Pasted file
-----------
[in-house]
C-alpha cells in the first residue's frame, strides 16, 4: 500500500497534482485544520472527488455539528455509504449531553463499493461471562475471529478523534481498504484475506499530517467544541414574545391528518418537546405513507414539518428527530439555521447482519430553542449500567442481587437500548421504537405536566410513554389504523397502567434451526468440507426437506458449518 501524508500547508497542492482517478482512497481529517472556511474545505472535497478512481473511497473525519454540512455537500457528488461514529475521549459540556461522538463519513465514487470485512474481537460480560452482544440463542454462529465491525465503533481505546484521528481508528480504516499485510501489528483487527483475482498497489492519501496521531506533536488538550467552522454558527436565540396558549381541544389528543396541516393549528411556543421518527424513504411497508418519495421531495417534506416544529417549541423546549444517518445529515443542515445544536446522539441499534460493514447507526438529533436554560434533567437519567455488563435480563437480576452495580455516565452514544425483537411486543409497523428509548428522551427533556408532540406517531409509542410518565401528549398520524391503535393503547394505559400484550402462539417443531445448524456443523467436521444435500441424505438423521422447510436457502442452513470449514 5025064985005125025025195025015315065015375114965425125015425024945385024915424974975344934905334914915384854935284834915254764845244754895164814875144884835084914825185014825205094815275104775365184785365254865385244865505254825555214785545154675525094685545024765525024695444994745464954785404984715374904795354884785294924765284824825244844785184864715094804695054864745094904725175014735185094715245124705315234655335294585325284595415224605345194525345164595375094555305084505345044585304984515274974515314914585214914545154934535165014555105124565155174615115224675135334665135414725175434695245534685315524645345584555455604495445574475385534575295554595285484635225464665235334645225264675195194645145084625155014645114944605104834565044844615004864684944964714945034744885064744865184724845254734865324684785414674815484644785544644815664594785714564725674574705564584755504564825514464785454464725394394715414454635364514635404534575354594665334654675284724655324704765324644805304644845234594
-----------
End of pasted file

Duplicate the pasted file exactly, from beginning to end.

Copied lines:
[in-house]
C-alpha cells in the first residue's frame, strides 16, 4: 500500500497534482485544520472527488455539528455509504449531553463499493461471562475471529478523534481498504484475506499530517467544541414574545391528518418537546405513507414539518428527530439555521447482519430553542449500567442481587437500548421504537405536566410513554389504523397502567434451526468440507426437506458449518 501524508500547508497542492482517478482512497481529517472556511474545505472535497478512481473511497473525519454540512455537500457528488461514529475521549459540556461522538463519513465514487470485512474481537460480560452482544440463542454462529465491525465503533481505546484521528481508528480504516499485510501489528483487527483475482498497489492519501496521531506533536488538550467552522454558527436565540396558549381541544389528543396541516393549528411556543421518527424513504411497508418519495421531495417534506416544529417549541423546549444517518445529515443542515445544536446522539441499534460493514447507526438529533436554560434533567437519567455488563435480563437480576452495580455516565452514544425483537411486543409497523428509548428522551427533556408532540406517531409509542410518565401528549398520524391503535393503547394505559400484550402462539417443531445448524456443523467436521444435500441424505438423521422447510436457502442452513470449514 5025064985005125025025195025015315065015375114965425125015425024945385024915424974975344934905334914915384854935284834915254764845244754895164814875144884835084914825185014825205094815275104775365184785365254865385244865505254825555214785545154675525094685545024765525024695444994745464954785404984715374904795354884785294924765284824825244844785184864715094804695054864745094904725175014735185094715245124705315234655335294585325284595415224605345194525345164595375094555305084505345044585304984515274974515314914585214914545154934535165014555105124565155174615115224675135334665135414725175434695245534685315524645345584555455604495445574475385534575295554595285484635225464665235334645225264675195194645145084625155014645114944605104834565044844615004864684944964714945034744885064744865184724845254734865324684785414674815484644785544644815664594785714564725674574705564584755504564825514464785454464725394394715414454635364514635404534575354594665334654675284724655324704765324644805304644845234594